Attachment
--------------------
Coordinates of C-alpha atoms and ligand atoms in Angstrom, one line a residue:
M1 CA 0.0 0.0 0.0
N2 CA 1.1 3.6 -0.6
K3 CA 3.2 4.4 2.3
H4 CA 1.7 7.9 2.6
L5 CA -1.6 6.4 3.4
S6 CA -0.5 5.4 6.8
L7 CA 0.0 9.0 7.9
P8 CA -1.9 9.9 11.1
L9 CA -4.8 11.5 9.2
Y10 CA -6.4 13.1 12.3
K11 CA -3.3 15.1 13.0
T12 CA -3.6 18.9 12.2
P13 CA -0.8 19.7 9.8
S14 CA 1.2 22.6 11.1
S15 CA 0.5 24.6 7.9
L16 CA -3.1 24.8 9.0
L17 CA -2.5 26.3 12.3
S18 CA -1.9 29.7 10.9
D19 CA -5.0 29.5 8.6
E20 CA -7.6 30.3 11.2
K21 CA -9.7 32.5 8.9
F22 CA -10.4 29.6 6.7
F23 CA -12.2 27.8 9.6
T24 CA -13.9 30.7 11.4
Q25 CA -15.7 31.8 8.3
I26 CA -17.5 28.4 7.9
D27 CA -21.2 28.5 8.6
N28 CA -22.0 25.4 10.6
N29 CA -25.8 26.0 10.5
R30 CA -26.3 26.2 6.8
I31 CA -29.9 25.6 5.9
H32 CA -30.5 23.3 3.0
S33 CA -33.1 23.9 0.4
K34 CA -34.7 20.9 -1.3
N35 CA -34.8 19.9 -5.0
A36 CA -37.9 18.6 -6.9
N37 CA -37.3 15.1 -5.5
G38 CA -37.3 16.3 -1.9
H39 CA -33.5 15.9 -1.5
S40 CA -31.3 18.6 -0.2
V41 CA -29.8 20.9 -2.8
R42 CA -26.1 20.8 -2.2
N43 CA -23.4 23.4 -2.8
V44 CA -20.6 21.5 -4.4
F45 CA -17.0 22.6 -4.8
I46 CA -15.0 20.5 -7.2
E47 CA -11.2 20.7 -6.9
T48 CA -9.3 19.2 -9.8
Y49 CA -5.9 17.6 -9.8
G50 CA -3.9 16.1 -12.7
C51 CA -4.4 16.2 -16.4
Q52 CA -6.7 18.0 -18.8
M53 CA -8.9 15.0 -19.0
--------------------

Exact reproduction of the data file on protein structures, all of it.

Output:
Coordinates of C-alpha atoms and ligand atoms in Angstrom, one line a residue:
M1 CA 0.0 0.0 0.0
N2 CA 1.1 3.6 -0.6
K3 CA 3.2 4.4 2.3
H4 CA 1.7 7.9 2.6
L5 CA -1.6 6.4 3.4
S6 CA -0.5 5.4 6.8
L7 CA 0.0 9.0 7.9
P8 CA -1.9 9.9 11.1
L9 CA -4.8 11.5 9.2
Y10 CA -6.4 13.1 12.3
K11 CA -3.3 15.1 13.0
T12 CA -3.6 18.9 12.2
P13 CA -0.8 19.7 9.8
S14 CA 1.2 22.6 11.1
S15 CA 0.5 24.6 7.9
L16 CA -3.1 24.8 9.0
L17 CA -2.5 26.3 12.3
S18 CA -1.9 29.7 10.9
D19 CA -5.0 29.5 8.6
E20 CA -7.6 30.3 11.2
K21 CA -9.7 32.5 8.9
F22 CA -10.4 29.6 6.7
F23 CA -12.2 27.8 9.6
T24 CA -13.9 30.7 11.4
Q25 CA -15.7 31.8 8.3
I26 CA -17.5 28.4 7.9
D27 CA -21.2 28.5 8.6
N28 CA -22.0 25.4 10.6
N29 CA -25.8 26.0 10.5
R30 CA -26.3 26.2 6.8
I31 CA -29.9 25.6 5.9
H32 CA -30.5 23.3 3.0
S33 CA -33.1 23.9 0.4
K34 CA -34.7 20.9 -1.3
N35 CA -34.8 19.9 -5.0
A36 CA -37.9 18.6 -6.9
N37 CA -37.3 15.1 -5.5
G38 CA -37.3 16.3 -1.9
H39 CA -33.5 15.9 -1.5
S40 CA -31.3 18.6 -0.2
V41 CA -29.8 20.9 -2.8
R42 CA -26.1 20.8 -2.2
N43 CA -23.4 23.4 -2.8
V44 CA -20.6 21.5 -4.4
F45 CA -17.0 22.6 -4.8
I46 CA -15.0 20.5 -7.2
E47 CA -11.2 20.7 -6.9
T48 CA -9.3 19.2 -9.8
Y49 CA -5.9 17.6 -9.8
G50 CA -3.9 16.1 -12.7
C51 CA -4.4 16.2 -16.4
Q52 CA -6.7 18.0 -18.8
M53 CA -8.9 15.0 -19.0